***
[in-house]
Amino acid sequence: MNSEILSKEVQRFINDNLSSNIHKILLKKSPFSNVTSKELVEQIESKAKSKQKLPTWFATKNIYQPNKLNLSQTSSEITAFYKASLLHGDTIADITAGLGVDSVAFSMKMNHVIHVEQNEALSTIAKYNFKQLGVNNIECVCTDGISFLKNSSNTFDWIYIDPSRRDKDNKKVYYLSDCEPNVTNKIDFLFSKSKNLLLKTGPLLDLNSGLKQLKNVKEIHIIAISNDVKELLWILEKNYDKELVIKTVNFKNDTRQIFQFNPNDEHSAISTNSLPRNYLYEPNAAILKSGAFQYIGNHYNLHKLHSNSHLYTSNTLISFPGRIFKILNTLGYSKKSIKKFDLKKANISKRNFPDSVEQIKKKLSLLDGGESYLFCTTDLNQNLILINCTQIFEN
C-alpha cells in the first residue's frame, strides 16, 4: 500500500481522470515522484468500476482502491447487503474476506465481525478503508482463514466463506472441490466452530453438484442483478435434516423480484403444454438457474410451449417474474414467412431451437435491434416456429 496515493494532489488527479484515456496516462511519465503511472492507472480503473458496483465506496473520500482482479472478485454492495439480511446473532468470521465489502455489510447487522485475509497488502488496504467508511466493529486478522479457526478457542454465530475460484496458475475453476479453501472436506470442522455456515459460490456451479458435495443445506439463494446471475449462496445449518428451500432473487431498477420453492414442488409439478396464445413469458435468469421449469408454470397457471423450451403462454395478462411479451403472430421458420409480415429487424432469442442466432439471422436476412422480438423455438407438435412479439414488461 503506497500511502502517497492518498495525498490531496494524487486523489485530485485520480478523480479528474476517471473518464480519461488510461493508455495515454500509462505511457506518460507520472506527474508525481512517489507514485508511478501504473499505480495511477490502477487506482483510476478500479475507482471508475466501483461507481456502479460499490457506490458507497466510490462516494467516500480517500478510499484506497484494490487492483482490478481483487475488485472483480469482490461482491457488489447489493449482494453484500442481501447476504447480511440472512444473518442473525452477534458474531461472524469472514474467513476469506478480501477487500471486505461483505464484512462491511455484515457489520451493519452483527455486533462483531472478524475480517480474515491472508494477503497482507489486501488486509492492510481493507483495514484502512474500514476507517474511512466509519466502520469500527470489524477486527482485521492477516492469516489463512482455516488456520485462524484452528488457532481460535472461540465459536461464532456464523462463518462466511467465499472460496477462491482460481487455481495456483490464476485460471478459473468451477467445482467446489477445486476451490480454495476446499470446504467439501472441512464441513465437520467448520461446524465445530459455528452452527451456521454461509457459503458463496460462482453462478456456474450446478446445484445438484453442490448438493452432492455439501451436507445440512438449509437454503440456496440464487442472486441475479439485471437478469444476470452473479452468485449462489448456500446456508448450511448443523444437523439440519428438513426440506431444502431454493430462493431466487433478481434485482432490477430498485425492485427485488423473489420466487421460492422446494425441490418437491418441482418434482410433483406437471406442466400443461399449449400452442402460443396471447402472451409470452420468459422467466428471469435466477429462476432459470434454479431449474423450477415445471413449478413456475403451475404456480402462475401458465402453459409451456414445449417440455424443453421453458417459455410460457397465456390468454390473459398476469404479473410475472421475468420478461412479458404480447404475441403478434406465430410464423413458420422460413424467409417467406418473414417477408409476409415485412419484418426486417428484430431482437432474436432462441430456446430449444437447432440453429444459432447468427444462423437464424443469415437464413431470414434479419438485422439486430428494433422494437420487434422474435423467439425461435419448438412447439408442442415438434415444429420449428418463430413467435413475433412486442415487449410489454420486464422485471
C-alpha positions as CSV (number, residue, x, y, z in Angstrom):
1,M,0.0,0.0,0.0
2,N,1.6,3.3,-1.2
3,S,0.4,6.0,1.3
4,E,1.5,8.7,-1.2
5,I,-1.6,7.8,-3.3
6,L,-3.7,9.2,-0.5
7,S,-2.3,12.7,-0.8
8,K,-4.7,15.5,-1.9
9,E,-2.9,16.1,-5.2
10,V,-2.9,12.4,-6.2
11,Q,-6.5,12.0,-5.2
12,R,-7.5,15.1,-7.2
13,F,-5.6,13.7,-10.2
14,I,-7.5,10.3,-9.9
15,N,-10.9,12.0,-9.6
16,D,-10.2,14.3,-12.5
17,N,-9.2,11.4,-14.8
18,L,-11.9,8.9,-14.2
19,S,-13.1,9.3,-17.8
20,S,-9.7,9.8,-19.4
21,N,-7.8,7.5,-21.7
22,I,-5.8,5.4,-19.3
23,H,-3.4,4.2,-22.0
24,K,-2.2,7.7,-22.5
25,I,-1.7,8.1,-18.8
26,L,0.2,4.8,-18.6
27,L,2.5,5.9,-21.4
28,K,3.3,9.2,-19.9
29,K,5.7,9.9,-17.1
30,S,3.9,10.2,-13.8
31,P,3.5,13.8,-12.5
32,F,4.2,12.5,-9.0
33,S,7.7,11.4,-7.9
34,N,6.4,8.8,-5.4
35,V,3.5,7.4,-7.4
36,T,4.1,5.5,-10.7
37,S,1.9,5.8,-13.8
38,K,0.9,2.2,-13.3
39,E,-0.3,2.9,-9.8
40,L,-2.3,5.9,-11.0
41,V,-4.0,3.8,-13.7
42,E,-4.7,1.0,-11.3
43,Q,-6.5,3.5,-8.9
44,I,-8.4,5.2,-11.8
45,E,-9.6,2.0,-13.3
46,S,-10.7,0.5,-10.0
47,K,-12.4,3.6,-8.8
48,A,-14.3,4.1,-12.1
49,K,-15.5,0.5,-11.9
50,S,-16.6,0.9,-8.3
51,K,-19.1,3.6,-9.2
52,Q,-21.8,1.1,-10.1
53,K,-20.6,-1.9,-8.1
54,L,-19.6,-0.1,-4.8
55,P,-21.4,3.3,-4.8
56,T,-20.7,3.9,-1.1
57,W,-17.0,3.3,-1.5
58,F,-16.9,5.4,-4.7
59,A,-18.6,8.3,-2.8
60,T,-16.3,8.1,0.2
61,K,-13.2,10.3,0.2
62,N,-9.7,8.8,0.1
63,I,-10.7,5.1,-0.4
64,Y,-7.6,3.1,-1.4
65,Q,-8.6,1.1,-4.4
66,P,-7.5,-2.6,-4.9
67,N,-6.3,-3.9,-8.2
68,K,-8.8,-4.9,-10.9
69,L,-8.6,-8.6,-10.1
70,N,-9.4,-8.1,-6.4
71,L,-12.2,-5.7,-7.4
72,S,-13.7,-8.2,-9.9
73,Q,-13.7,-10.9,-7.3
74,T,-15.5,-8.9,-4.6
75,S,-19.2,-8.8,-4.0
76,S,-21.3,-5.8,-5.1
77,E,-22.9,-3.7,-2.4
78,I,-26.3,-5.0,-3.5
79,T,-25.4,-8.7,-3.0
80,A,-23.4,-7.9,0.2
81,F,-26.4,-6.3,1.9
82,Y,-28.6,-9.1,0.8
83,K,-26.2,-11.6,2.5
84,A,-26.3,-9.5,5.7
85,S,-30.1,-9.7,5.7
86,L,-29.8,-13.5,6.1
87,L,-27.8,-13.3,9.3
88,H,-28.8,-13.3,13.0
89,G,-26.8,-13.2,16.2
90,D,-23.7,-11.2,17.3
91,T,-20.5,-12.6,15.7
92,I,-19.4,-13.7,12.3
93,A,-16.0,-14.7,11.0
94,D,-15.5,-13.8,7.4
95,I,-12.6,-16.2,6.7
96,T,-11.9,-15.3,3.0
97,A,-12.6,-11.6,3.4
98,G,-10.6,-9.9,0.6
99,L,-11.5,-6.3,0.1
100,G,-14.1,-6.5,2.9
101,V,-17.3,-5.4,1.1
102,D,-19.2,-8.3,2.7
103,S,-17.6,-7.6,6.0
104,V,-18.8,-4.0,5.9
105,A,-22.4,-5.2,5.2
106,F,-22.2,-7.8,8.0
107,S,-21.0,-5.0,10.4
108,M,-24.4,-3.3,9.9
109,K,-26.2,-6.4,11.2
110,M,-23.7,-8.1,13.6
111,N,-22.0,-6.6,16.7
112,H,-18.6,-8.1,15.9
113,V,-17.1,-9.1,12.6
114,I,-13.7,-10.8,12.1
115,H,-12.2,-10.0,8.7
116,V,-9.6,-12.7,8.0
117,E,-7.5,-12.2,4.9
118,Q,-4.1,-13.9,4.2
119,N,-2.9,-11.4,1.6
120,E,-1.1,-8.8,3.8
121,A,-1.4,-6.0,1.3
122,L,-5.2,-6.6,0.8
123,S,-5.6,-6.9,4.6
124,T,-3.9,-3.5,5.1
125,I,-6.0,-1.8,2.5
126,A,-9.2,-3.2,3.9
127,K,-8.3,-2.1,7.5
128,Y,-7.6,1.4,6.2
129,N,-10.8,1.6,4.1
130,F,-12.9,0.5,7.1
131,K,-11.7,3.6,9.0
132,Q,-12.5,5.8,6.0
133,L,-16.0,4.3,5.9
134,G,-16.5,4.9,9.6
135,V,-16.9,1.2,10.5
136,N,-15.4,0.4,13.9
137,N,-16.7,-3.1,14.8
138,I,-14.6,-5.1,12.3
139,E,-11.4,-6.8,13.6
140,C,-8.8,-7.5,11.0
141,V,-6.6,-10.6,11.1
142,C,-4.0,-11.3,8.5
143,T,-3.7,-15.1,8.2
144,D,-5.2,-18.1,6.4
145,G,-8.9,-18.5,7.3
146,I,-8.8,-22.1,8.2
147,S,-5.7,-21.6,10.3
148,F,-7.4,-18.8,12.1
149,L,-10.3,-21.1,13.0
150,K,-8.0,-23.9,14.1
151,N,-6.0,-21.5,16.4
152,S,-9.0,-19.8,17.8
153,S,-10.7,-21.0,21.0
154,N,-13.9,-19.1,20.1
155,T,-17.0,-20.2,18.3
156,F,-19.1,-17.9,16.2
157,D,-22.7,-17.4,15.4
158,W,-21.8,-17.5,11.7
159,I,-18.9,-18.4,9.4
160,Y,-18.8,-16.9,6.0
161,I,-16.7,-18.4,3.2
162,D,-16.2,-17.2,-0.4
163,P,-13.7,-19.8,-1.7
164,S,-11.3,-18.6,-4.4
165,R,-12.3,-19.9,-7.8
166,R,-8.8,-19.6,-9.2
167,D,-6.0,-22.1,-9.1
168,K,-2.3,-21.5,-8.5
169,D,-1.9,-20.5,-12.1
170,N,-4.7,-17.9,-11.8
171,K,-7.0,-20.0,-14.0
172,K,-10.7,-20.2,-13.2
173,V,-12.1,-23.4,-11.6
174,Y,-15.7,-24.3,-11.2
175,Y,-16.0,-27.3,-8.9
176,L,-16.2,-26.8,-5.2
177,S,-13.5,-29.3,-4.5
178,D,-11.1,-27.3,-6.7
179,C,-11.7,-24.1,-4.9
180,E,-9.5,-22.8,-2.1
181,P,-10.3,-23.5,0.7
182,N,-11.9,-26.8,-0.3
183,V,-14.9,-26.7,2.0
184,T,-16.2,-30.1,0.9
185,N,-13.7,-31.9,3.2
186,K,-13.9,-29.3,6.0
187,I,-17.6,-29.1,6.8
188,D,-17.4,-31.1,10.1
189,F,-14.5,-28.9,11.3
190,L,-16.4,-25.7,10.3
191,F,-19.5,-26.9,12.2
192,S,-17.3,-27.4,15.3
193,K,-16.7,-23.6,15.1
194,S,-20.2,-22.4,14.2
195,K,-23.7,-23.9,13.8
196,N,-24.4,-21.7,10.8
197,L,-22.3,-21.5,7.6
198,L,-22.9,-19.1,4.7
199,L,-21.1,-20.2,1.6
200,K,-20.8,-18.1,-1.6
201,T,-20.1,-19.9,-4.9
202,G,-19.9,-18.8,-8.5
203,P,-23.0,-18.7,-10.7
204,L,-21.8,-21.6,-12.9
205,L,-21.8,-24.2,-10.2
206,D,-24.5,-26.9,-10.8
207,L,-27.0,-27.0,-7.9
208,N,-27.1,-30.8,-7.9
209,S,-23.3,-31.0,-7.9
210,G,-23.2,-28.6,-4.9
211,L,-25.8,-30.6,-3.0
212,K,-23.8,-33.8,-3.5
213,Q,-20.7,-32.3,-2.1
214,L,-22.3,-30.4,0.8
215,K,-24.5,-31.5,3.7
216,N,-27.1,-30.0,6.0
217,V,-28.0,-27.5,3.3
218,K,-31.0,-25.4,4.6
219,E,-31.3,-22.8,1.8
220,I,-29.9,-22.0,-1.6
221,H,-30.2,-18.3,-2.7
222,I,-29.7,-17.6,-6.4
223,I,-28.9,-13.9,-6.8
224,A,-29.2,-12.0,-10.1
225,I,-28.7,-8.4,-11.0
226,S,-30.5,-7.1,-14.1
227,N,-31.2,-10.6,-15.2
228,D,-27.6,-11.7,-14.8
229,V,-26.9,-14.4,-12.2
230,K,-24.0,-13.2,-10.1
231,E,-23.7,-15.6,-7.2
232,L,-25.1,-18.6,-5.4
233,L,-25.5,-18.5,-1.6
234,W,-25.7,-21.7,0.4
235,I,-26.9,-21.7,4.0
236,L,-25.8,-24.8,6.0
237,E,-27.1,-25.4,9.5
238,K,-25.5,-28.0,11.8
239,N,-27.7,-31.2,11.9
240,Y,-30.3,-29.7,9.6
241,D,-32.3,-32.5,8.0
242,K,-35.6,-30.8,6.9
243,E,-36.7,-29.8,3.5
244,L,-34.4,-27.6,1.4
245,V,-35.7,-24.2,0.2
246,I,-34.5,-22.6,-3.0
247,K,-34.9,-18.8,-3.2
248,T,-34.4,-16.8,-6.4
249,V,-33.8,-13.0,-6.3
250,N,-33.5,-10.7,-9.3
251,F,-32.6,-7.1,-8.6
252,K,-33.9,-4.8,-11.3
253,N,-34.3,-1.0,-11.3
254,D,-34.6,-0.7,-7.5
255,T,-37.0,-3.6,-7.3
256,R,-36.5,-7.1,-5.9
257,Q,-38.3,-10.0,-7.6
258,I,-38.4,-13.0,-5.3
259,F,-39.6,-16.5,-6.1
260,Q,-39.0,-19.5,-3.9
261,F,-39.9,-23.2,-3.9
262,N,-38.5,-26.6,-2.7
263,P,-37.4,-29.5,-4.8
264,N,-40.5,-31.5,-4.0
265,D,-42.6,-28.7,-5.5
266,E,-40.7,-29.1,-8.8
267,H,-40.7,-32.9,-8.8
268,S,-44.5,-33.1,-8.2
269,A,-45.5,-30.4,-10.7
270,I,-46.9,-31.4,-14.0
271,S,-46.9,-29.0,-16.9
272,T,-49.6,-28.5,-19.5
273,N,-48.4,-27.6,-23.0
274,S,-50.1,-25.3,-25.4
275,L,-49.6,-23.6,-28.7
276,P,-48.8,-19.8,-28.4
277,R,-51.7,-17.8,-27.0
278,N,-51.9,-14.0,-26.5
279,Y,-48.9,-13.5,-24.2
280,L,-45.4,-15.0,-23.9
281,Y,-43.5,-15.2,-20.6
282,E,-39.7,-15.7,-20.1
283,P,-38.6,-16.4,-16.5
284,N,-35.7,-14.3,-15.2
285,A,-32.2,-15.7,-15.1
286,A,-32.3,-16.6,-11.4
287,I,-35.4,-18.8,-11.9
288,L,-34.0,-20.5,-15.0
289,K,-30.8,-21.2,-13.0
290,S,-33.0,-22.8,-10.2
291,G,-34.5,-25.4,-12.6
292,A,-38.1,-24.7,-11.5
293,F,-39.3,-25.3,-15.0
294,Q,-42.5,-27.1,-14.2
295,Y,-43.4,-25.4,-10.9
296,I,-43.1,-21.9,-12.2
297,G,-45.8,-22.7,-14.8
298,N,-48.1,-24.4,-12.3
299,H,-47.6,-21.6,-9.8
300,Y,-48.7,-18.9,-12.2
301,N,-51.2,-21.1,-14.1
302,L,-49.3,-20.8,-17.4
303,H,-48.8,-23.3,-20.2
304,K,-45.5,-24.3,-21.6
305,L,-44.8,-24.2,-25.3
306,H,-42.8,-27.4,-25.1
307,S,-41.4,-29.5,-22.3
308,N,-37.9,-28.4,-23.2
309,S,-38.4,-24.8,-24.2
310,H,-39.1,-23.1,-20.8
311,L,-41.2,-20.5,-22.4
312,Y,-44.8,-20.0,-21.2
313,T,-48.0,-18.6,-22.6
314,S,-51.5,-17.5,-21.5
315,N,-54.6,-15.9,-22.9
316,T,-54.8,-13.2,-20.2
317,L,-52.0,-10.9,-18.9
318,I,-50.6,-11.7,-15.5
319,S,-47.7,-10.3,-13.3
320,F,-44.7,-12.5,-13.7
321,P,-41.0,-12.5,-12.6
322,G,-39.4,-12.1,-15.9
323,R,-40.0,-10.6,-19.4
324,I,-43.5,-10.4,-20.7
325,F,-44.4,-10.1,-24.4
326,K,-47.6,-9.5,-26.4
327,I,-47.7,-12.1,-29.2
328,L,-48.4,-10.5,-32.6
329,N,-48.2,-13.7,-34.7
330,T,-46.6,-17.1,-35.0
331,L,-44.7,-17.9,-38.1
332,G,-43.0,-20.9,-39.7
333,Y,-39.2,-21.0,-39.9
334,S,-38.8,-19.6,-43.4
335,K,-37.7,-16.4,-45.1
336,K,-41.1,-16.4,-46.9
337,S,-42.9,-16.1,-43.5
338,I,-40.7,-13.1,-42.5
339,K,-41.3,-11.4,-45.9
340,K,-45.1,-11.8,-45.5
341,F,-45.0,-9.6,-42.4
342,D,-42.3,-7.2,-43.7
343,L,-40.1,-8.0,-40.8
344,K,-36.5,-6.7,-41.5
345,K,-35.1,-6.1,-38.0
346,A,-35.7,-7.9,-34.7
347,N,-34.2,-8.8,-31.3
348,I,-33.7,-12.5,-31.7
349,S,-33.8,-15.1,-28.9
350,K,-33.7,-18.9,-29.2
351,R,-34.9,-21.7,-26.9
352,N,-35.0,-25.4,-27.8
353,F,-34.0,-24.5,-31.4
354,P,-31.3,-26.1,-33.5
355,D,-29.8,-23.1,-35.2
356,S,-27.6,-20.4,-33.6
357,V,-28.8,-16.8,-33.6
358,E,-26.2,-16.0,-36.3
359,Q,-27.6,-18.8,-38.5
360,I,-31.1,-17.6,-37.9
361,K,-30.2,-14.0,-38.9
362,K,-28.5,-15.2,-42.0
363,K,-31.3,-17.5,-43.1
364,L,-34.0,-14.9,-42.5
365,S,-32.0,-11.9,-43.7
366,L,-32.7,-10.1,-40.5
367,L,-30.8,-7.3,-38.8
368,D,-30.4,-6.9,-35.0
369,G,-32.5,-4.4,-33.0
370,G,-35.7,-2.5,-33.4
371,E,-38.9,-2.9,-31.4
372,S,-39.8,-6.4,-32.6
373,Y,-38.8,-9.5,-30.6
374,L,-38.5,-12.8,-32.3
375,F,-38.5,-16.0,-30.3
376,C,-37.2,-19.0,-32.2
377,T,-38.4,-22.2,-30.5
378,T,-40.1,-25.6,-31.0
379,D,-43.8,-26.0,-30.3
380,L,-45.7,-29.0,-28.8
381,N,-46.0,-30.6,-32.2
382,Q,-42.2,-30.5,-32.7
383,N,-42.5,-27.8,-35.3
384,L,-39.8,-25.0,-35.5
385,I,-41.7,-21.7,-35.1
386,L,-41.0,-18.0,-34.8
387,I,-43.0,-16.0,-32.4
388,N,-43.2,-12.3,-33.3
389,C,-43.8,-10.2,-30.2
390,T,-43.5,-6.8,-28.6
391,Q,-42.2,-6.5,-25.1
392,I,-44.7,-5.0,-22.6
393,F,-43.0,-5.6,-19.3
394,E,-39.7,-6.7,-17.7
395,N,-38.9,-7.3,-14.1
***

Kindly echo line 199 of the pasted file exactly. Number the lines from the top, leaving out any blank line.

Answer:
195,K,-23.7,-23.9,13.8